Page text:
Lake Titicaca is surrounded by undulating hills and typical tiny communities, and its water is a brilliant blue. The lake region has a unique combination of gorgeous beauty and culture that distinguishes it from other parts of the country. Lake Titicaca is the highest navigable lake in the world, standing at 3,820 metres above sea level.
The best way to appreciate the lake is to take a boat tour to the islands and adjacent communities. The Uros Floating Islands (Islas Flotantes), which support small villages of Uros Indians, are one of the principal tourist attractions. Since the Incas’ time, these are man-made islands built of reeds that have maintained a traditional way of life.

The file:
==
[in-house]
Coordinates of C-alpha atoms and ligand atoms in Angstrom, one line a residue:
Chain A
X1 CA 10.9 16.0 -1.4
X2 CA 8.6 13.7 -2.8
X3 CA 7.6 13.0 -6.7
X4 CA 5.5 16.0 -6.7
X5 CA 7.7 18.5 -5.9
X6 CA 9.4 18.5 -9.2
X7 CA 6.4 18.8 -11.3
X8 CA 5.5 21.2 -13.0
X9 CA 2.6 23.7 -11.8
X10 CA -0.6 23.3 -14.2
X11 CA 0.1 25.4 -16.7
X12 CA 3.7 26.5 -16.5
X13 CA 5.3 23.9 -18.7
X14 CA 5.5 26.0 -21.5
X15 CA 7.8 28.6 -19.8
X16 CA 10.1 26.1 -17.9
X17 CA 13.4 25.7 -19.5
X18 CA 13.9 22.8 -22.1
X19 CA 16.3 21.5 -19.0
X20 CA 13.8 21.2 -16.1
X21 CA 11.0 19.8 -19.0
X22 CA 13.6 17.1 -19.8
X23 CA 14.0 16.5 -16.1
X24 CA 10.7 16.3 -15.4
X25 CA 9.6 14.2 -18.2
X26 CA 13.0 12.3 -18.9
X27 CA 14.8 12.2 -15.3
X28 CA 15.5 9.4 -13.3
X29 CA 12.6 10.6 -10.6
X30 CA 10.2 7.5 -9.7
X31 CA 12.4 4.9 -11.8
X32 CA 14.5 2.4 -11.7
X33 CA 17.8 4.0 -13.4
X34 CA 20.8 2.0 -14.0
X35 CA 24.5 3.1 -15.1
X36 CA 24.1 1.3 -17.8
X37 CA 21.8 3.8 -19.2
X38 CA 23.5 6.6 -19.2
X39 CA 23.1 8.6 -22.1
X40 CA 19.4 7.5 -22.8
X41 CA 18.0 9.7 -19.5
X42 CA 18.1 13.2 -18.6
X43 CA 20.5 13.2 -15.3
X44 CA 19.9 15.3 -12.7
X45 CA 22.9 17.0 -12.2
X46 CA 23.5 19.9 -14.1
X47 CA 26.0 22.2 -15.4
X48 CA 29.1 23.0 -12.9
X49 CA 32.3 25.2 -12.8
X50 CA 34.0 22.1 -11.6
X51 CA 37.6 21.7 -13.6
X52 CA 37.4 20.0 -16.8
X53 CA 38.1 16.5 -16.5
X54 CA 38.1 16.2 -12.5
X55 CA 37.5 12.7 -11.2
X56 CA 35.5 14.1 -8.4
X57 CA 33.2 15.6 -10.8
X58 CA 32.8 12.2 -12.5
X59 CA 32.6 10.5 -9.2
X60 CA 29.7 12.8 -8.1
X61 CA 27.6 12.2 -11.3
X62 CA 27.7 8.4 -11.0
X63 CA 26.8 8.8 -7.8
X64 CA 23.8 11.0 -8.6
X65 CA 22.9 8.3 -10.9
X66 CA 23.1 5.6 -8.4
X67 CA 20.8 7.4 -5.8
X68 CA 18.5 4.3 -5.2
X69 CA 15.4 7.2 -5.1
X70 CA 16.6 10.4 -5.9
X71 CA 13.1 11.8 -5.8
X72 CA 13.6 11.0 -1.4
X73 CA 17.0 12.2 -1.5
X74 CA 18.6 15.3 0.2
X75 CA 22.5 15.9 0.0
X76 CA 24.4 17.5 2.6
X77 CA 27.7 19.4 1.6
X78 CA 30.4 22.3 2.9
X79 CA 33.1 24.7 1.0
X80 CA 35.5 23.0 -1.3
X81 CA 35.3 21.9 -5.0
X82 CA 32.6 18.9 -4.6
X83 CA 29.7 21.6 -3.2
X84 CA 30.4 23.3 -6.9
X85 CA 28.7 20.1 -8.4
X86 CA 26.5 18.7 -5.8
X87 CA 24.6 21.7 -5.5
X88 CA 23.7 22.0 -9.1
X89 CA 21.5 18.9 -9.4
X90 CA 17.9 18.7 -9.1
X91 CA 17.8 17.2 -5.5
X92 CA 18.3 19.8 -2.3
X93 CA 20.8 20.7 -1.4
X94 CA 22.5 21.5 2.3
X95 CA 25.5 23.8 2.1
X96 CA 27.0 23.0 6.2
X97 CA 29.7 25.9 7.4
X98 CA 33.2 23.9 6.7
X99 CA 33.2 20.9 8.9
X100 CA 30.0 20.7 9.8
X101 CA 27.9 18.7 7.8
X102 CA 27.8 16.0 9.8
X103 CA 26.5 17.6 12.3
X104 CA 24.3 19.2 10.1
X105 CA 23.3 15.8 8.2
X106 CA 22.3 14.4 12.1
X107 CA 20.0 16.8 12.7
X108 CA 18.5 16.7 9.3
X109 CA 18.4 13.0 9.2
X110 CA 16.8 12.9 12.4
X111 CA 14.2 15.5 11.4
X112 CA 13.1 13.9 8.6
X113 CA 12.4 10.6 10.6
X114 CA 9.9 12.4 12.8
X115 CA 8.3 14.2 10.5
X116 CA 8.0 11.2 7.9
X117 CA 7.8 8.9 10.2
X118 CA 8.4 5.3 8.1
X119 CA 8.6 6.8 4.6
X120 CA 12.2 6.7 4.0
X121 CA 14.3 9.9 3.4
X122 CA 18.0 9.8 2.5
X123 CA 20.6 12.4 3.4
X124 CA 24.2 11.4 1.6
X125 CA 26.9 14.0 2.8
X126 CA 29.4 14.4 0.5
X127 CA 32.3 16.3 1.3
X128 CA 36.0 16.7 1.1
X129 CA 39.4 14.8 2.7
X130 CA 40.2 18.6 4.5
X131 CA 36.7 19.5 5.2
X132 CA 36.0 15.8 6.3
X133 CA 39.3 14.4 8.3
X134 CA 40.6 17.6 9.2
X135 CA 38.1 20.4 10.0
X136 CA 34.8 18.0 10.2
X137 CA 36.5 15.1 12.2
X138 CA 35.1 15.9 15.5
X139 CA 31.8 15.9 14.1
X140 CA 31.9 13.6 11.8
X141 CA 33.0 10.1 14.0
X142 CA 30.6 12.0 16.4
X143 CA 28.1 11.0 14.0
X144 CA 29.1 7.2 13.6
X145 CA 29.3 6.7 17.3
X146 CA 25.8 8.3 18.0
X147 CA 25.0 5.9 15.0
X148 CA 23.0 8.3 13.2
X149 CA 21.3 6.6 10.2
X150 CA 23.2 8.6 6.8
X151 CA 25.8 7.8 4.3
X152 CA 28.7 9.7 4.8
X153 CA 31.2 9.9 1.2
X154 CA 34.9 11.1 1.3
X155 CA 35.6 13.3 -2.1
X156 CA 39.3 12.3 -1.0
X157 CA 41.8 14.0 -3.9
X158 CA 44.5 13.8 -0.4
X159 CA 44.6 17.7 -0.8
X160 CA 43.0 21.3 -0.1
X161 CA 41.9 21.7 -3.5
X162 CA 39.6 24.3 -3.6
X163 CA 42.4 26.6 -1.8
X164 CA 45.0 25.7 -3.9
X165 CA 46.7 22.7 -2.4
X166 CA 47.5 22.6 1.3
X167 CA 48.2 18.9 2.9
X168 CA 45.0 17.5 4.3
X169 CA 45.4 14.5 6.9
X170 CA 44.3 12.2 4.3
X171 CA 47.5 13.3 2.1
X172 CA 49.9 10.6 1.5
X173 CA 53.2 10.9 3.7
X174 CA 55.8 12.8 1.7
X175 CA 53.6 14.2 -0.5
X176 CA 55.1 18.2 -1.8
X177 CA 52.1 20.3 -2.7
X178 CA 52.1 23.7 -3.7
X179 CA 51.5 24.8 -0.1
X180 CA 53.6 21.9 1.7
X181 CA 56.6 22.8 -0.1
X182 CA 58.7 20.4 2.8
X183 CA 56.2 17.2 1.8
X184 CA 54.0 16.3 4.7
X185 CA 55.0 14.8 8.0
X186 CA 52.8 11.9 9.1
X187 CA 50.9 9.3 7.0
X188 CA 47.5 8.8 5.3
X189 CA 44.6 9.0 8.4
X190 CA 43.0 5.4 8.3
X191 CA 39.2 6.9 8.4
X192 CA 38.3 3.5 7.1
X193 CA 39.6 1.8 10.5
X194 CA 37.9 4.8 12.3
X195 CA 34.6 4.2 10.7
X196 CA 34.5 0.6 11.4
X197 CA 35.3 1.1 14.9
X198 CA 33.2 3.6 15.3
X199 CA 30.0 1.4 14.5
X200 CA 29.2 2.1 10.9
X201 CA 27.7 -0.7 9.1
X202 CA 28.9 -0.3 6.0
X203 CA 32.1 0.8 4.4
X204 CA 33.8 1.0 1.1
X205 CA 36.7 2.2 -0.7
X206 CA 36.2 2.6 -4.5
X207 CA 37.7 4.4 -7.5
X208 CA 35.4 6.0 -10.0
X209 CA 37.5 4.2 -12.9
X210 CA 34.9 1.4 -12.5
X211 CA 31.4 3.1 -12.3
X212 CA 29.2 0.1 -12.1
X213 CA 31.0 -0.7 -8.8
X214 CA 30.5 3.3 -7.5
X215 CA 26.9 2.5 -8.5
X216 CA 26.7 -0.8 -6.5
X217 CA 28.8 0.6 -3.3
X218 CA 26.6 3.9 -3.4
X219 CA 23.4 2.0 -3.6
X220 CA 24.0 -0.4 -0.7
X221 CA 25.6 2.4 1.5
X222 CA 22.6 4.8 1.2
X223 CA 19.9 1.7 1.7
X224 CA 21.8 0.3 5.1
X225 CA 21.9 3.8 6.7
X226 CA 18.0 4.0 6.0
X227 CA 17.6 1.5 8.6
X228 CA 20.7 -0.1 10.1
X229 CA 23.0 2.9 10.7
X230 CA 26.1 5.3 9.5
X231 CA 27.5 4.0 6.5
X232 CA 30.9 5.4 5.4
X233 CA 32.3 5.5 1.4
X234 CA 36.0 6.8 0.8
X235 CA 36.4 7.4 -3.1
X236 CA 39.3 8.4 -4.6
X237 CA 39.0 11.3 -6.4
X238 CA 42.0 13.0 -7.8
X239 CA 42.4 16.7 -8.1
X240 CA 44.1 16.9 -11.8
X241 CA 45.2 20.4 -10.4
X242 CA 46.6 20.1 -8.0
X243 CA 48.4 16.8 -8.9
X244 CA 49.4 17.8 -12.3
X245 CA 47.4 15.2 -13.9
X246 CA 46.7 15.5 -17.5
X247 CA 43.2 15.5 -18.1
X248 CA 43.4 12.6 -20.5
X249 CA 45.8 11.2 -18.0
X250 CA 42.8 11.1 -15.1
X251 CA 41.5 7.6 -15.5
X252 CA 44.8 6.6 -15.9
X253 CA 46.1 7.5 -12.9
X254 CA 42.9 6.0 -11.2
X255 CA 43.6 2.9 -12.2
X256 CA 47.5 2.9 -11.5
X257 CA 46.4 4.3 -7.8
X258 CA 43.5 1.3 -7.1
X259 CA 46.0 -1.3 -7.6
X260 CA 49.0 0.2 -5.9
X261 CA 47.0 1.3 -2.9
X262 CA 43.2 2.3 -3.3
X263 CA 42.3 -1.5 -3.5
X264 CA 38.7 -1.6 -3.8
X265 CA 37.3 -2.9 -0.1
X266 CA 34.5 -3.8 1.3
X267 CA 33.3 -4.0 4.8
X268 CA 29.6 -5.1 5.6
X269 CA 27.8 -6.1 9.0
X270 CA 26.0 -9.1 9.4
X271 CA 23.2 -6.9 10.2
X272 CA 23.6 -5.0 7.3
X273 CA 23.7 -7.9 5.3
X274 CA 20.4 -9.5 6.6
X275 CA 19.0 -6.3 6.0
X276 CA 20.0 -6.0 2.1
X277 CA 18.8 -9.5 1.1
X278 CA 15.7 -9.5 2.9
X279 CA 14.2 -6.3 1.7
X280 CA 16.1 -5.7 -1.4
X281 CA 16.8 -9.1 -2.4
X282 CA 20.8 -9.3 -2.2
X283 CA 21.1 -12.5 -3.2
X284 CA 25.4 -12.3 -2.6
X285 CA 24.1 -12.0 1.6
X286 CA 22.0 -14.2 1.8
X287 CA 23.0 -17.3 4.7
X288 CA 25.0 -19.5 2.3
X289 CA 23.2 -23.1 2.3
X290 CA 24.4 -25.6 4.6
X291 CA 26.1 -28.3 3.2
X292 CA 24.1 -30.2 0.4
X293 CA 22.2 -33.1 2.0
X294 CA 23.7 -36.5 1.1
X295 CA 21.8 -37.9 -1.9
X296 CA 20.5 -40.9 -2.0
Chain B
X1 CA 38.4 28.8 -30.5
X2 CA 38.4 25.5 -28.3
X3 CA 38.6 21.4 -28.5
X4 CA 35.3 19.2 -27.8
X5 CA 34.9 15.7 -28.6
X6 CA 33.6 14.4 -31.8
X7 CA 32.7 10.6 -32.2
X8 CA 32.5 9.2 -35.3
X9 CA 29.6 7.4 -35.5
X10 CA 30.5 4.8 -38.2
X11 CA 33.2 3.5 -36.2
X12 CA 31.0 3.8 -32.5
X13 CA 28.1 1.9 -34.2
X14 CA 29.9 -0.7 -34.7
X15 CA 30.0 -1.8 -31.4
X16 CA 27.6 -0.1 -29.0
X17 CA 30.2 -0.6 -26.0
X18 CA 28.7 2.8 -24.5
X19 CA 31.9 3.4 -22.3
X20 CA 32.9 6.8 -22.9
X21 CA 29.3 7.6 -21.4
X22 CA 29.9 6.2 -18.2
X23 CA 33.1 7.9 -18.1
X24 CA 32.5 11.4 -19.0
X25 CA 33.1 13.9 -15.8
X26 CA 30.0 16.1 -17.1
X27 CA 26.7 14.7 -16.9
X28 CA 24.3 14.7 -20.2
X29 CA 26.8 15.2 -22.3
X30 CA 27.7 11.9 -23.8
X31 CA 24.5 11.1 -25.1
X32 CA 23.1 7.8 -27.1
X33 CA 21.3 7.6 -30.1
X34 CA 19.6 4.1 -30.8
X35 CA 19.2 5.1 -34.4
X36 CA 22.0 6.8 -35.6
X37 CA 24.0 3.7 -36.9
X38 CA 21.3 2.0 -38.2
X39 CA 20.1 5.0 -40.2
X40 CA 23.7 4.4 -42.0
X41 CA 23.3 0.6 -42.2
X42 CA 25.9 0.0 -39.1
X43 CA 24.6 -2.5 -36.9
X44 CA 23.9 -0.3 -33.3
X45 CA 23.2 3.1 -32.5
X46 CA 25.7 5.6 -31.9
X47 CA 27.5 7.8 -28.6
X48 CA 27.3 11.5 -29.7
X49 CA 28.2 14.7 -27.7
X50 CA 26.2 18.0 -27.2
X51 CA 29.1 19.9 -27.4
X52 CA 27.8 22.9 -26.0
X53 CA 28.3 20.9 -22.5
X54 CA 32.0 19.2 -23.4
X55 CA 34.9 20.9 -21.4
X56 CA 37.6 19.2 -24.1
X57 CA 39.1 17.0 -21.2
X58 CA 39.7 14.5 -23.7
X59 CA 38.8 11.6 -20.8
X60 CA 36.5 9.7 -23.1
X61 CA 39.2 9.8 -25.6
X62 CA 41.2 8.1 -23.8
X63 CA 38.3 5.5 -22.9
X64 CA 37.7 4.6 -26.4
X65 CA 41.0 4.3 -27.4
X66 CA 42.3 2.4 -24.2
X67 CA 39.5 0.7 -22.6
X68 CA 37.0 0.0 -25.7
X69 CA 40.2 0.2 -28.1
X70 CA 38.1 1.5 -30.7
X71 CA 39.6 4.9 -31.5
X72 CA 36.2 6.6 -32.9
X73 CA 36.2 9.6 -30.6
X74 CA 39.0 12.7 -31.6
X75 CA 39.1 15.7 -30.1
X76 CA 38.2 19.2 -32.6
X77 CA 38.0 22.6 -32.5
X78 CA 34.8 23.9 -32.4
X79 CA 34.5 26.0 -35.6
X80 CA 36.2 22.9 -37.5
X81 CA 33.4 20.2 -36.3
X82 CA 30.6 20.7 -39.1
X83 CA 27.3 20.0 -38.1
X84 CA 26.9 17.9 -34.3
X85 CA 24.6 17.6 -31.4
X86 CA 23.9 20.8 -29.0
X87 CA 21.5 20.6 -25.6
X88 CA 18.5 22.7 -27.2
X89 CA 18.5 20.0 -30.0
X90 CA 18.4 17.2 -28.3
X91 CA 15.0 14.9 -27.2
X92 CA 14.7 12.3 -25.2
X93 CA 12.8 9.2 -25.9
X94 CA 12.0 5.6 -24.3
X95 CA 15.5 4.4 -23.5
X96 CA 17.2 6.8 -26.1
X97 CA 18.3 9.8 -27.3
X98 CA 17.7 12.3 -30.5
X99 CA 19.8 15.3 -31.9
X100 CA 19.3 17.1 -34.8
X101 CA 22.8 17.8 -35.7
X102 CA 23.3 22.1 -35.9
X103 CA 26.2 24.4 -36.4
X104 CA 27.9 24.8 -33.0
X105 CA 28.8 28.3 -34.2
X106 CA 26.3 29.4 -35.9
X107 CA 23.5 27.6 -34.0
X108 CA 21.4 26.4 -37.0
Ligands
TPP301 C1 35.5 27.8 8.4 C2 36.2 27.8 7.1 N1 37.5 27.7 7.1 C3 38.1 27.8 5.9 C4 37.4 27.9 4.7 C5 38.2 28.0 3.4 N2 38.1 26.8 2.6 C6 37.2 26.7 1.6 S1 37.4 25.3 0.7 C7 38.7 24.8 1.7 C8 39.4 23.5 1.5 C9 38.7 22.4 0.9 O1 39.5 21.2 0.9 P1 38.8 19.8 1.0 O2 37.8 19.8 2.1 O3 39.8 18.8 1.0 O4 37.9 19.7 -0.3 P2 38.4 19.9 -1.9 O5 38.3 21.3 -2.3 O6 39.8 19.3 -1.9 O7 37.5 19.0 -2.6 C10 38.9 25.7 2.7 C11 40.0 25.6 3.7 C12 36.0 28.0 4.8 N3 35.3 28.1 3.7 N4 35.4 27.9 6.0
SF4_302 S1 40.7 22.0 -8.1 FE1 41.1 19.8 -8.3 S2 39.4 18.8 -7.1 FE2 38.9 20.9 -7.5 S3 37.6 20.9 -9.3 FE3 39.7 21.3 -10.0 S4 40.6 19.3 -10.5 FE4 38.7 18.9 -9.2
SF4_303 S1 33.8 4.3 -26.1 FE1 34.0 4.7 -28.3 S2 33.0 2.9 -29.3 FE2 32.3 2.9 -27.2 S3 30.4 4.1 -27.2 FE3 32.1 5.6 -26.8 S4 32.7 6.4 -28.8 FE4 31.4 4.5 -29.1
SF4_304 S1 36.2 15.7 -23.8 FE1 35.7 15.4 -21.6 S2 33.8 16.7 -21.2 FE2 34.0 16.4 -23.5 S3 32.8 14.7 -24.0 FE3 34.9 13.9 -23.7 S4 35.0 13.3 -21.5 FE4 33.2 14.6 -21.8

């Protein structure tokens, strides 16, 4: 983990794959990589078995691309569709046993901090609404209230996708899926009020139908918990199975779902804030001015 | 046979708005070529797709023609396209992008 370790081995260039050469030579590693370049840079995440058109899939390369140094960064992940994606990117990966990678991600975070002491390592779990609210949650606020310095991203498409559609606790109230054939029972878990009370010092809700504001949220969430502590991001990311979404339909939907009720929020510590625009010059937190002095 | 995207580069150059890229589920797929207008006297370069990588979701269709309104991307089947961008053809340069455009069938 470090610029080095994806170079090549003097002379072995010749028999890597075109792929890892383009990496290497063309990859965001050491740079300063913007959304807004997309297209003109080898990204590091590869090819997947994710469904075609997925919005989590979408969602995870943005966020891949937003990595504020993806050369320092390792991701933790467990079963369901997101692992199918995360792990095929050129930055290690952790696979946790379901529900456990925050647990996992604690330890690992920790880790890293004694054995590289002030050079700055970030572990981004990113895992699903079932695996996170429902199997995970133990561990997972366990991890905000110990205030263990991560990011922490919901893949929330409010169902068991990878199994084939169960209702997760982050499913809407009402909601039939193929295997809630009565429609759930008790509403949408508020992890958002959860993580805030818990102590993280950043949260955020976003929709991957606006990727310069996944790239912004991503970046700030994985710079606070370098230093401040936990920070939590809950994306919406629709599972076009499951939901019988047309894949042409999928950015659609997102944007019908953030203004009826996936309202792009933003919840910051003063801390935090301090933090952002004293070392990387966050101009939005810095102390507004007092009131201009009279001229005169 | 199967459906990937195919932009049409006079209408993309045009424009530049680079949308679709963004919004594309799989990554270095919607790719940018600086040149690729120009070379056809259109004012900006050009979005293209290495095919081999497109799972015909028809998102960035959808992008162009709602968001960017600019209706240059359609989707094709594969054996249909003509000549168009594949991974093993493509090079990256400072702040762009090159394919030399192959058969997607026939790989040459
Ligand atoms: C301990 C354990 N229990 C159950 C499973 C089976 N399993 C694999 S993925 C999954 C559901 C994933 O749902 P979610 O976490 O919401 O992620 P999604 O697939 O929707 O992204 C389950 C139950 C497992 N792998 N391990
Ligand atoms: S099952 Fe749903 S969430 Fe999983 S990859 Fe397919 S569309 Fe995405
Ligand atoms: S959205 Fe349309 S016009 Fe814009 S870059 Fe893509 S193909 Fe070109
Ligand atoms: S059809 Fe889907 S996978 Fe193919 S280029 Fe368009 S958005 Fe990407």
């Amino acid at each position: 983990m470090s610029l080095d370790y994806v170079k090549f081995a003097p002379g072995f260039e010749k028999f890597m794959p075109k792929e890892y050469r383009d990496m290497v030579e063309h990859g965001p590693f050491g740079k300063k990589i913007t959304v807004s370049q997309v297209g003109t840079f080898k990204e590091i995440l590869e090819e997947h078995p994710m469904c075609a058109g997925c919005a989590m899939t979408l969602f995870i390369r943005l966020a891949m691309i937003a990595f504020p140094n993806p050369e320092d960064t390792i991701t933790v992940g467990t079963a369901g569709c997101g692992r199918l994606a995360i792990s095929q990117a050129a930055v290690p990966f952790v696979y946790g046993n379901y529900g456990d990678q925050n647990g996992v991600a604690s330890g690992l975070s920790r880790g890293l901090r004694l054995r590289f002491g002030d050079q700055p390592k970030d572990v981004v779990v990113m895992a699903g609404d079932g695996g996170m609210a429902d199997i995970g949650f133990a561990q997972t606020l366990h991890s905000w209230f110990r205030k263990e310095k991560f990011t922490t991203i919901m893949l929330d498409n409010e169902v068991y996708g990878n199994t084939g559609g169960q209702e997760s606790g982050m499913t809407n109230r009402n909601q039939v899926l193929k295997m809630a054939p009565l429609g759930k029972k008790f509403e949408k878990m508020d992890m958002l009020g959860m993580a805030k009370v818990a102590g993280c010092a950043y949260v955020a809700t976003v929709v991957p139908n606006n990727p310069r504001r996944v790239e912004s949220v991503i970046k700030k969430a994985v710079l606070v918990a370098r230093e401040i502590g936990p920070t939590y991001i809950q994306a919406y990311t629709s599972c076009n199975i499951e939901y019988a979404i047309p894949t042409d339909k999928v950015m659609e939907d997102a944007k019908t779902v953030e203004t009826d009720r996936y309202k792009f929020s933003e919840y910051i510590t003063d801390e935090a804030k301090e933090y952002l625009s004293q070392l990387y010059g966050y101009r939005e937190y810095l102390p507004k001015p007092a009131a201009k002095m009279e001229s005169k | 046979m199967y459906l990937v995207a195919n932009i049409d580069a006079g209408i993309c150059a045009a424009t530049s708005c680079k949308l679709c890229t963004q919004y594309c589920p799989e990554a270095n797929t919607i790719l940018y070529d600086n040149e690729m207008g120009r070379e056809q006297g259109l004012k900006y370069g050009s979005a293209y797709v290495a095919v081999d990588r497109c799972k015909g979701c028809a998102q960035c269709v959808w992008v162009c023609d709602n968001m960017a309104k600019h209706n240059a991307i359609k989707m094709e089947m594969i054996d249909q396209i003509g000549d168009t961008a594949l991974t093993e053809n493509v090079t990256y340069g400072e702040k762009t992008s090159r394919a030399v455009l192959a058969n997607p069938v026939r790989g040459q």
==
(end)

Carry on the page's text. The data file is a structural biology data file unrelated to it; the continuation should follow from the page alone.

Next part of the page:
The sights you’ll see on these islands’ tours are intended for tourists, but they do provide a look into a traditional way of life. The floating islands are only a minor portion of Lake Titicaca’s appeal; the real charm is found in the small communities that dot the hillsides along the lake’s shoreline, as well as on the big islands of Isla Taquile and Isla Amantani.
The city of Puno serves as the main entry point to Lake Titicaca, including hotels, restaurants, and travel companies. There are trains and buses to Puno, as well as flights into and out of Juliaca, a nearby city.